Ever since Cloudera and Hortonworks merged, the choice of commercial Hadoop distributions for on-prem workloads essentially boils down to CDP Private Cloud. CDP can be seen as the “best of both worlds” between CDH and HDP. With HDP 3.1’s End of Support coming in December 2021, Cloudera’s clients are “forced” to migrate to CDP.
What about clients that are not capable of upgrading regularly to follow EOS dates? Some other clients are not interested in the cloud features highlighted by Cloudera and just want to keep running their “legacy” Hadoop workloads. Hortonworks’ HDP used to be downloadable for free and some companies are still interested in having a Big Data distribution without support for non business critical workloads.
Finally, some are worried about the sensible decrease in open-source contributions since the two companies have merged.
Trunk Data Platform (TDP) was designed with these problematics in mind: shared governance on the future of the distribution, accessible for free and 100% open-source.
TOSIT (The Open Source I Trust) is a French non-profit organization promoting open-source software. Some founding members include industry leaders such as Carrefour (retail), EDF (energy) and Orange (telecommunications) as well as the French Ministry for the Economy and Finance.
The work on “Trunk Data Platform” (TDP) has been initiated through talks between EDF and the French Ministry for the Economy and Finance regarding the status of their enterprise Big Data platforms.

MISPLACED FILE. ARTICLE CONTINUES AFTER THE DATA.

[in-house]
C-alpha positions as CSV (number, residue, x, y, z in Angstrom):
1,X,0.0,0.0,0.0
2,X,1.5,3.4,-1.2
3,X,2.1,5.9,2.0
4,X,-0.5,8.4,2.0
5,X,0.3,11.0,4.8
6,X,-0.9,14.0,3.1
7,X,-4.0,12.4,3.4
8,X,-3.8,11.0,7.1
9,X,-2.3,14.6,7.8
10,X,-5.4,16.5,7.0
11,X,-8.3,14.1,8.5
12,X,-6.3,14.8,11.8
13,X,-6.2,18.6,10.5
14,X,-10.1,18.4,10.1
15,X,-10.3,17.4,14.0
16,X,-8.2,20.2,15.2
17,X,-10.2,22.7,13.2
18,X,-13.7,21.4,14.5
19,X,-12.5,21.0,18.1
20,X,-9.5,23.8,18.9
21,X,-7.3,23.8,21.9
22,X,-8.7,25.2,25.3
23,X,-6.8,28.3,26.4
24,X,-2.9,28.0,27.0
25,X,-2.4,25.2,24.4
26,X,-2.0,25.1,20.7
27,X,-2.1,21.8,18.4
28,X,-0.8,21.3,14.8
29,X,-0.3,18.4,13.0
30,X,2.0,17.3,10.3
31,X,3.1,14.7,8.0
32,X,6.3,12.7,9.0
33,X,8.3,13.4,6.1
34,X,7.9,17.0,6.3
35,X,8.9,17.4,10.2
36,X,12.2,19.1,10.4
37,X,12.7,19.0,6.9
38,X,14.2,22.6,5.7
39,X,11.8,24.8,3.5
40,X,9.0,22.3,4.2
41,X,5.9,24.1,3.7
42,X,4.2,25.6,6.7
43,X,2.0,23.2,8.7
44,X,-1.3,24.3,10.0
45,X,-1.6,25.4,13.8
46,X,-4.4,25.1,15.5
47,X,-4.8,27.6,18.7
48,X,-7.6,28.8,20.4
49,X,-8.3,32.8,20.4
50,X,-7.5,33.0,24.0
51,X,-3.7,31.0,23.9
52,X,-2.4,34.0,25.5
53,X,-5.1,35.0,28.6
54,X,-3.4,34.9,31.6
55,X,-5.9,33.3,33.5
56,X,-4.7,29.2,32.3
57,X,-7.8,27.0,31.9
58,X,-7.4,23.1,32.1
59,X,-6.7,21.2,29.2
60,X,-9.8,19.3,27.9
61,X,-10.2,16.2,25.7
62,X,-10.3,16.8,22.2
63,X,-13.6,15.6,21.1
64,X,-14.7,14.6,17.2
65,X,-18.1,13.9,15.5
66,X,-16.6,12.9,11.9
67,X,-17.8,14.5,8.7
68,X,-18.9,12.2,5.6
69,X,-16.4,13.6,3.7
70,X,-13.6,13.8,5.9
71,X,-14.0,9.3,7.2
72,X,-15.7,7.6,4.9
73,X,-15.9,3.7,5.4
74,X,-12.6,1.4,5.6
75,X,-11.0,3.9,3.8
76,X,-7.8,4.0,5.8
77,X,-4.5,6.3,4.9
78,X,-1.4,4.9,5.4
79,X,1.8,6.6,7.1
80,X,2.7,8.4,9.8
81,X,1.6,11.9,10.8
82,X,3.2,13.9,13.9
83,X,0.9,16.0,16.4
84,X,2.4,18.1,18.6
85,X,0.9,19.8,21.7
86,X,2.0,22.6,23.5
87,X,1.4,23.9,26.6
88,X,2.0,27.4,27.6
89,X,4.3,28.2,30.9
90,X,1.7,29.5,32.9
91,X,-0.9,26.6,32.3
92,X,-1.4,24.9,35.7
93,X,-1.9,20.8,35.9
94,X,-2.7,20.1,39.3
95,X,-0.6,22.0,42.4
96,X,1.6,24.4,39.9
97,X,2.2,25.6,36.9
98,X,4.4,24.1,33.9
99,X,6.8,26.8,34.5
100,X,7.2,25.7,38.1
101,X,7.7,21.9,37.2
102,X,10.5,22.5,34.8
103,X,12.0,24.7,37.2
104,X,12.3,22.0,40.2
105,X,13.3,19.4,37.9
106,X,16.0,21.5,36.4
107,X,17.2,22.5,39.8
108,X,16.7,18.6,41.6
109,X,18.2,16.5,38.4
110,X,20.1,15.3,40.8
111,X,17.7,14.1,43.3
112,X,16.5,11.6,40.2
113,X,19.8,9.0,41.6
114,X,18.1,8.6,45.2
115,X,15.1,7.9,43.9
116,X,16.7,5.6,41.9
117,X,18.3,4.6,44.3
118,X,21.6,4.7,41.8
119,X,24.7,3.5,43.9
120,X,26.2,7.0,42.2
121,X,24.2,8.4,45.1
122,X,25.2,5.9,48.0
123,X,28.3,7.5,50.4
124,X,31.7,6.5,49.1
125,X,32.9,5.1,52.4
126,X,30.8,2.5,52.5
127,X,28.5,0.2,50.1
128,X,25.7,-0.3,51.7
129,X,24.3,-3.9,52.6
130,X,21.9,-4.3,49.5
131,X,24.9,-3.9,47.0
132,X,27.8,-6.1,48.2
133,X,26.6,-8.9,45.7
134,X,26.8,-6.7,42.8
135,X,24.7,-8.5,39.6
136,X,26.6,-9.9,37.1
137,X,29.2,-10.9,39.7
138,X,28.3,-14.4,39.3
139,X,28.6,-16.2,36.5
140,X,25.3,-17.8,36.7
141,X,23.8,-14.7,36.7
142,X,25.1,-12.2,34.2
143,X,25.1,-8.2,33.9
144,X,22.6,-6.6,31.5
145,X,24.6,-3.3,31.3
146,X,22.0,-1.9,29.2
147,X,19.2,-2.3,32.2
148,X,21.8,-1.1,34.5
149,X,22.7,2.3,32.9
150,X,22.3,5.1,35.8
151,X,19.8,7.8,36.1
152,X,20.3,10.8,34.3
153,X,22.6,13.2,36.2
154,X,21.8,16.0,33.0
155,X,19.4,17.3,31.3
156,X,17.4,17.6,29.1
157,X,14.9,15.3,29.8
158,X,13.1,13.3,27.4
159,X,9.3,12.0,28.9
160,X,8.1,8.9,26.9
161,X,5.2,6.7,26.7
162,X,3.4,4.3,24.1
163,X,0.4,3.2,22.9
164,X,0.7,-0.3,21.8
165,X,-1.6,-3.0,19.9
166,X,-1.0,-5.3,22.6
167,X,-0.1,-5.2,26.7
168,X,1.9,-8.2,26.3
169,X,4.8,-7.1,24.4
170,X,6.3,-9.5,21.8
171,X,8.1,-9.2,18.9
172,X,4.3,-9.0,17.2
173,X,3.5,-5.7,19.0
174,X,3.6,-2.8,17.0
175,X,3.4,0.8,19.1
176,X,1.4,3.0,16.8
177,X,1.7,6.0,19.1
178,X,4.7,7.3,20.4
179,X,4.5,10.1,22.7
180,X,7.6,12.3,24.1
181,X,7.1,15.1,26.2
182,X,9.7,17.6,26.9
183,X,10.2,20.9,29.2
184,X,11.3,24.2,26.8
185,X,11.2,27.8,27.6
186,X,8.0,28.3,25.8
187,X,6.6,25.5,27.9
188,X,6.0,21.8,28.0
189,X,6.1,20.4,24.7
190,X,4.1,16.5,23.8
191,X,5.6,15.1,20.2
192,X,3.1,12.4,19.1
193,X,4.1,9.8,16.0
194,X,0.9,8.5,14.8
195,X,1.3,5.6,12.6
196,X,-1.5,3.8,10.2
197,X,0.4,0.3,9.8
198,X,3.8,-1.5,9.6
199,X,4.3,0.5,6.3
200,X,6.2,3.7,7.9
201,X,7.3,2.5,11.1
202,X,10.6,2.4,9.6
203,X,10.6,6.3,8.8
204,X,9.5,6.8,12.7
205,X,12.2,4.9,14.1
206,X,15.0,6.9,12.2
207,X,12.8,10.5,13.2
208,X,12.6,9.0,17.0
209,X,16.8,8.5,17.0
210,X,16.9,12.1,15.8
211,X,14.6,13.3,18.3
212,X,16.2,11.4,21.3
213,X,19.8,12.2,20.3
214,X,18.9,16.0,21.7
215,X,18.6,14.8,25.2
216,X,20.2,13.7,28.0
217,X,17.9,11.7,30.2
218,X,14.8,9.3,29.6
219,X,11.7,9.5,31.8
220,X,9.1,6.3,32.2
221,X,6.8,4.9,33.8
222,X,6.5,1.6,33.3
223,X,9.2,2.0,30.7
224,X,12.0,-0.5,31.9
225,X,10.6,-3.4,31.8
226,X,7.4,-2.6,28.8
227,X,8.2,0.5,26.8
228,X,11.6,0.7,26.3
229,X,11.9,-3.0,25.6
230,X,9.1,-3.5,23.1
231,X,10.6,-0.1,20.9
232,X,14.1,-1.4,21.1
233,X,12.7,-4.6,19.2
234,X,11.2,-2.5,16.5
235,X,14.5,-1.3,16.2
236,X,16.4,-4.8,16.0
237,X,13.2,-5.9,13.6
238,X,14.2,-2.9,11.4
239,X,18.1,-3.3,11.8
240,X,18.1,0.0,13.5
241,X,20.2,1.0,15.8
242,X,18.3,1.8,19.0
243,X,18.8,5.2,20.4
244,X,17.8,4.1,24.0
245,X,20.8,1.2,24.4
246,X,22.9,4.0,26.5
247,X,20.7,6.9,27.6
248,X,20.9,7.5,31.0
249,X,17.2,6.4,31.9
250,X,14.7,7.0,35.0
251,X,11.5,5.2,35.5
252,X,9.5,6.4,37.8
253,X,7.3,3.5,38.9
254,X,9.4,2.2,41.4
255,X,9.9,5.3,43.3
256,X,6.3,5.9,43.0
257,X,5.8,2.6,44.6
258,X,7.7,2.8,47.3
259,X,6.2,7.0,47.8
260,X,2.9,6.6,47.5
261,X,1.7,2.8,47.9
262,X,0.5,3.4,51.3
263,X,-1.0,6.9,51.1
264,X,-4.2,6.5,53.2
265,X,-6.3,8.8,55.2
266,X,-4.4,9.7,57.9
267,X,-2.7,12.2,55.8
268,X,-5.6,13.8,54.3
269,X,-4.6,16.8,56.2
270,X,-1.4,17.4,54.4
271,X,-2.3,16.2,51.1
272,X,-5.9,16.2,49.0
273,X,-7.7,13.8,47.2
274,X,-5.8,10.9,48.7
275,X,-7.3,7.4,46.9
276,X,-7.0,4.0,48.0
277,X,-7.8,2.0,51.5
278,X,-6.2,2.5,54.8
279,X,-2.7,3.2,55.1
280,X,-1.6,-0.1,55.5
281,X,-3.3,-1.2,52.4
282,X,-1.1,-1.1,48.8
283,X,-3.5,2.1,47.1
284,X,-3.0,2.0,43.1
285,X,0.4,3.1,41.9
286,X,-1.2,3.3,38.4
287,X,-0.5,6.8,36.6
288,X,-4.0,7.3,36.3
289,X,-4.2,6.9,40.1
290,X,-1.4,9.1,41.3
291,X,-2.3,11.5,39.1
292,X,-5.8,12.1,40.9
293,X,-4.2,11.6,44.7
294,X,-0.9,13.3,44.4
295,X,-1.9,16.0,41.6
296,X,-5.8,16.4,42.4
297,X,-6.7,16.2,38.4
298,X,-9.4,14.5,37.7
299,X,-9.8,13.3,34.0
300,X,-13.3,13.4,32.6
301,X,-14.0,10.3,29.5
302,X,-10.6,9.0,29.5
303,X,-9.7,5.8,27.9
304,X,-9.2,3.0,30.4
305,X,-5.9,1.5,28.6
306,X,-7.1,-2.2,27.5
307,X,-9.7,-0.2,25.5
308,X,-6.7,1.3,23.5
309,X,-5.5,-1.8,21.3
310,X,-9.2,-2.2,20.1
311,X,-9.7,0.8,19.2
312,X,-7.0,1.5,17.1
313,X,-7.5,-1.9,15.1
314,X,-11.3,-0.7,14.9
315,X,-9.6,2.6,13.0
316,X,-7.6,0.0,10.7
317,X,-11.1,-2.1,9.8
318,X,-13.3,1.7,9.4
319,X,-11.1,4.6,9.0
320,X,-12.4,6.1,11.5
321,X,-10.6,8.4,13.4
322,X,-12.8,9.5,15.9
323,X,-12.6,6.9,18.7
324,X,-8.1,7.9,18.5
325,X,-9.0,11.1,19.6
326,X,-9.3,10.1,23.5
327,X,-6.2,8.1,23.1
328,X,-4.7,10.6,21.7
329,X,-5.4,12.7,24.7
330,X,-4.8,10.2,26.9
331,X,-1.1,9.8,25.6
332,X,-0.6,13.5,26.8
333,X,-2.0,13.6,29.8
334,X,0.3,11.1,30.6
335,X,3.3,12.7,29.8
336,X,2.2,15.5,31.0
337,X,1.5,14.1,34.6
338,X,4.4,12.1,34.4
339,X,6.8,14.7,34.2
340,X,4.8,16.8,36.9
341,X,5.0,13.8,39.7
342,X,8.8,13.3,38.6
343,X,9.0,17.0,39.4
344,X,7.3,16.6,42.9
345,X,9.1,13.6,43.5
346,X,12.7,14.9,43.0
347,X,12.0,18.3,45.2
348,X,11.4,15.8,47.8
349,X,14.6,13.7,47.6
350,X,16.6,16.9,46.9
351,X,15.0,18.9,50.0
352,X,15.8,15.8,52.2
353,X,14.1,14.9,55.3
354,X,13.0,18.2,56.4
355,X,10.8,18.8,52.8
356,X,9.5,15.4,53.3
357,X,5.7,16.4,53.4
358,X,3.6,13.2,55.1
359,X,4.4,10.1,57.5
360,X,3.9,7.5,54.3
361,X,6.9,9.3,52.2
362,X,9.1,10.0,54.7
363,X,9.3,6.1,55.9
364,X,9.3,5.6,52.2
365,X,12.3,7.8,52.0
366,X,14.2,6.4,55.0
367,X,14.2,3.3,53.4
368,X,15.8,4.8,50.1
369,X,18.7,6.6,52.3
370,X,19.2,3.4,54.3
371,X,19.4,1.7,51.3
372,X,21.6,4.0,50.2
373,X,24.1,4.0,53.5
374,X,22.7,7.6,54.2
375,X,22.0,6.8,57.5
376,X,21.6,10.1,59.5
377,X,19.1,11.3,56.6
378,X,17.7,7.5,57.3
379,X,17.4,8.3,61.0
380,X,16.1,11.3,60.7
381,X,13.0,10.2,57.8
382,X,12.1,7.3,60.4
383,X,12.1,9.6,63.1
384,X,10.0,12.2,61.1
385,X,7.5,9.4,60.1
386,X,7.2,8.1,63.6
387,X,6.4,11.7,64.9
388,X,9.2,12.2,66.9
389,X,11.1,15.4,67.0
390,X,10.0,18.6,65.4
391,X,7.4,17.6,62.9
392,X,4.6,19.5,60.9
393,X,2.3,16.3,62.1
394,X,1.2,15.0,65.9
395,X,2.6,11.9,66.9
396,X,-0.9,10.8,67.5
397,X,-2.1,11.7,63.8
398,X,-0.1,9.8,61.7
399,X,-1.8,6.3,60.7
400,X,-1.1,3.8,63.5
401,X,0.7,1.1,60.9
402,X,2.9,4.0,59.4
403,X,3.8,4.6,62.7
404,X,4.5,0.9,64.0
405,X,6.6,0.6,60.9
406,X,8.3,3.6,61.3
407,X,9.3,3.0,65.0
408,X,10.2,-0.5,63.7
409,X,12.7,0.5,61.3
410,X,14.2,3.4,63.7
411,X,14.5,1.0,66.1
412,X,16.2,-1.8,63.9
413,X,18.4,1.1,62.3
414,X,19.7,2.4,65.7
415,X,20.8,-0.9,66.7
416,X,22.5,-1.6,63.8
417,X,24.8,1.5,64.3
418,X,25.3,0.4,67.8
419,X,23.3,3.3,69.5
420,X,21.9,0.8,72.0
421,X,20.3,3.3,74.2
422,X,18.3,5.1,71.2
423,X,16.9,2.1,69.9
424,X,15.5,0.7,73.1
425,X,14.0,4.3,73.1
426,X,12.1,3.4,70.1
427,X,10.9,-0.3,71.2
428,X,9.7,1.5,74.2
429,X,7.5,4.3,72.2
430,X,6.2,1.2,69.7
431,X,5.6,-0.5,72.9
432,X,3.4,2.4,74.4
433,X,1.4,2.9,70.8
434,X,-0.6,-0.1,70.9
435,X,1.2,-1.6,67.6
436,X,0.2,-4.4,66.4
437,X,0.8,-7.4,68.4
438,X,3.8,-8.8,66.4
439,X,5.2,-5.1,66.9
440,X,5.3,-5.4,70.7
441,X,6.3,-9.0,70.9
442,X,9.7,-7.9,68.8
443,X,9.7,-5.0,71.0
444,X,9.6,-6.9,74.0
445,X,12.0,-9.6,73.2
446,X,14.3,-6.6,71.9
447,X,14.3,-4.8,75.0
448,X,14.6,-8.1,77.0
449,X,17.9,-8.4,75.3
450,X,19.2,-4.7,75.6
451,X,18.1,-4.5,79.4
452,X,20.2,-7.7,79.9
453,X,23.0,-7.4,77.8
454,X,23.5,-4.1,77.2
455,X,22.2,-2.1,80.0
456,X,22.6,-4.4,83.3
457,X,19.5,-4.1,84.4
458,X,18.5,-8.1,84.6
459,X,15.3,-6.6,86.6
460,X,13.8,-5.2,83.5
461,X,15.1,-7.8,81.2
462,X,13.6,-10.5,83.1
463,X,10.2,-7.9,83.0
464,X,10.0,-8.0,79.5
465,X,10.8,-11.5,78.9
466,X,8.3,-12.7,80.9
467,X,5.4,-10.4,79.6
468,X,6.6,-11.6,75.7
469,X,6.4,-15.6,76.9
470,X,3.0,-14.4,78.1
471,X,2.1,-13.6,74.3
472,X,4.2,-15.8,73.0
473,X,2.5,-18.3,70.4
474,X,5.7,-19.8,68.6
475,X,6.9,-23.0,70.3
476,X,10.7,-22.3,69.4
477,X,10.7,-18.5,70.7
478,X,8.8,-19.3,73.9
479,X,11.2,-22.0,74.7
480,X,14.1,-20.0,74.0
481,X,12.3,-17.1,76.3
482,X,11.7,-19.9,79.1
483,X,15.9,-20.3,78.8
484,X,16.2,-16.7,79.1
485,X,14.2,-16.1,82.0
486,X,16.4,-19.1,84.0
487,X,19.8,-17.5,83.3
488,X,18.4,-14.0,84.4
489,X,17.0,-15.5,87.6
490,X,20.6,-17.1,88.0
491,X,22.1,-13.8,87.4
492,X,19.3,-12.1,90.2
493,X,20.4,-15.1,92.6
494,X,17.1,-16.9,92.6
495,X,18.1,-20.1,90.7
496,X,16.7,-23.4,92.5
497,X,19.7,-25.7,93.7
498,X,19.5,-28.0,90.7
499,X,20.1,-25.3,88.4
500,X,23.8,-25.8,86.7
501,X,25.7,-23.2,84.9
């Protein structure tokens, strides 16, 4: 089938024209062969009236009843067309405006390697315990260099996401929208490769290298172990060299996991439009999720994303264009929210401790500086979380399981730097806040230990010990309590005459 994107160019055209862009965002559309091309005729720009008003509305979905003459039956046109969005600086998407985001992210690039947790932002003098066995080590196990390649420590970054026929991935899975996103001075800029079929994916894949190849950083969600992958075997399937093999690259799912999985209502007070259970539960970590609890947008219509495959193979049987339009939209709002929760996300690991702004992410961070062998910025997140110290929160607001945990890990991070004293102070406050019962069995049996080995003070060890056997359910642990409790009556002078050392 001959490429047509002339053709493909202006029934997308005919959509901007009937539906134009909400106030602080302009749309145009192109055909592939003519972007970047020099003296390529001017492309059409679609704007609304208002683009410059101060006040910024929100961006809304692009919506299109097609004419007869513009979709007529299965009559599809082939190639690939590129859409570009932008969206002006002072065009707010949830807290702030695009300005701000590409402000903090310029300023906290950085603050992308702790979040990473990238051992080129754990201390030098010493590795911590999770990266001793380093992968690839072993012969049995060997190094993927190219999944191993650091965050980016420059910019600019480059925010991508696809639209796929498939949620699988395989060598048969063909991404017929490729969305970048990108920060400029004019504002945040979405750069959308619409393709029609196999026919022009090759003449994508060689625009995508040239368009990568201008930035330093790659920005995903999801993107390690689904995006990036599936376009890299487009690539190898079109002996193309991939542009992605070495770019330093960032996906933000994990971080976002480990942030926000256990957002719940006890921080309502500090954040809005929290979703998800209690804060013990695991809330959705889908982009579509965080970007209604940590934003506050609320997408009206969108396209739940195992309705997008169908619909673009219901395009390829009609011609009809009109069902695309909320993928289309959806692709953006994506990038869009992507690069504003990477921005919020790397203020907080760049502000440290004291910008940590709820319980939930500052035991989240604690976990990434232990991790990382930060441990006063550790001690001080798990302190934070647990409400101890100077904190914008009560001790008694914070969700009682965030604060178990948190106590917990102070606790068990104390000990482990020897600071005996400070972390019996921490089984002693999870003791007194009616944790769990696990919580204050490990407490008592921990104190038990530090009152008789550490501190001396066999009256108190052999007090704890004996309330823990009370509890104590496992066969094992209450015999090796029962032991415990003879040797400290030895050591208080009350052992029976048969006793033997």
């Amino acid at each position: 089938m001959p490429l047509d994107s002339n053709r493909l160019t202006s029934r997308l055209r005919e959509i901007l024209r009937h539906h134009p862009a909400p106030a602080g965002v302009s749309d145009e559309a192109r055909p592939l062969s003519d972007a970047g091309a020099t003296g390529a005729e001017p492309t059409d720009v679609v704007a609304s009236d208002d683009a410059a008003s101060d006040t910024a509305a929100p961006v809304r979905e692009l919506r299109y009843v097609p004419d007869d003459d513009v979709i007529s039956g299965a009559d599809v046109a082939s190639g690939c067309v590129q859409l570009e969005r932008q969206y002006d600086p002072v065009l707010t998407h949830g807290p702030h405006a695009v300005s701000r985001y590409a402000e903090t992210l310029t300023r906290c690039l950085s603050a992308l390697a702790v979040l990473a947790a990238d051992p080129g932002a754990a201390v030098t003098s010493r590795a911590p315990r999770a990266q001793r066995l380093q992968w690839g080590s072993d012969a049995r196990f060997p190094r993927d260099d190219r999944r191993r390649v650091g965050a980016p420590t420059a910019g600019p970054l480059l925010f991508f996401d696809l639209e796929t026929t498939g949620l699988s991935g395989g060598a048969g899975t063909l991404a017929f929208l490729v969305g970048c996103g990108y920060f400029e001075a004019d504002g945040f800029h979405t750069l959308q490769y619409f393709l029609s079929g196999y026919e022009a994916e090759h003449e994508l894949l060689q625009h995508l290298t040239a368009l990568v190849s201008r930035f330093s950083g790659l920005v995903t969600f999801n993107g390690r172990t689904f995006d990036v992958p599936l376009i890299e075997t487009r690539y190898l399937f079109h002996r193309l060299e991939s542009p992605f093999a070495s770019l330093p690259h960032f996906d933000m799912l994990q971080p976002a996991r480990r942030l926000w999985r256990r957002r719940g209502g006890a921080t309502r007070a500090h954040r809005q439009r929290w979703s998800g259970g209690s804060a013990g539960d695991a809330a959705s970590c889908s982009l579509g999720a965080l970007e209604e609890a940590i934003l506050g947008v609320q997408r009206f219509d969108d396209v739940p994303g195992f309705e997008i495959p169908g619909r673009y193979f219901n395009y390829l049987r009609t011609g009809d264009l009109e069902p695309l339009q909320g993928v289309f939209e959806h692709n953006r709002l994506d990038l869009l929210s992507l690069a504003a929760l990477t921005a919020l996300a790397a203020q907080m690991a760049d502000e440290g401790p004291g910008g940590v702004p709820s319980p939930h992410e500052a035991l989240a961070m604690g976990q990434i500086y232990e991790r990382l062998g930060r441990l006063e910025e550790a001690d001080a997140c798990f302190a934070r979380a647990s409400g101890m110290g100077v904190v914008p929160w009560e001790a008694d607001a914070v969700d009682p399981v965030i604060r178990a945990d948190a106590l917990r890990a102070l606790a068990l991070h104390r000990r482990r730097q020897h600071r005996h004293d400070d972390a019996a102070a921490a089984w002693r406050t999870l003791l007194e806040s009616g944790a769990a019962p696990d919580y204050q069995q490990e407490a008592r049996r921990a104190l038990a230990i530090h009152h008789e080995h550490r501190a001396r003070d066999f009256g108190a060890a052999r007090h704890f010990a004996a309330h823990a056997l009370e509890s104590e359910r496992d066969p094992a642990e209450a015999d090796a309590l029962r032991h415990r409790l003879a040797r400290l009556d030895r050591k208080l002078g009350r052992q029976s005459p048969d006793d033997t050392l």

Trunk Data Platform
The core idea of Trunk Data Platform (TDP) is to have a secure, robust base of well-known Apache projects of the Hadoop ecosystem. These projects should cover most of the Big Data use cases: distributed filesystem and computing resources as well as SQL and NoSQL abstractions to query the data.
The following table summarizes the components of TDP:
Note: The versions of the components have been chosen to ensure inter-compatibility. They are approximately based on the latest version of HDP 3.1.5.
The table above is maintained in the main TDP repository.
Our repositories are mainly forks of specific tags or branches as mentioned in the above table. There is no deviation from the Apache codebase except for the version naming and some backports of patches. Should we contribute meaningful code to any of the components that would benefit the community, we will go through the process to submit these contributions to the Apache code base of each project.
Another core concept of TDP is to master everything from building to deploying the components. Let’s see the implications.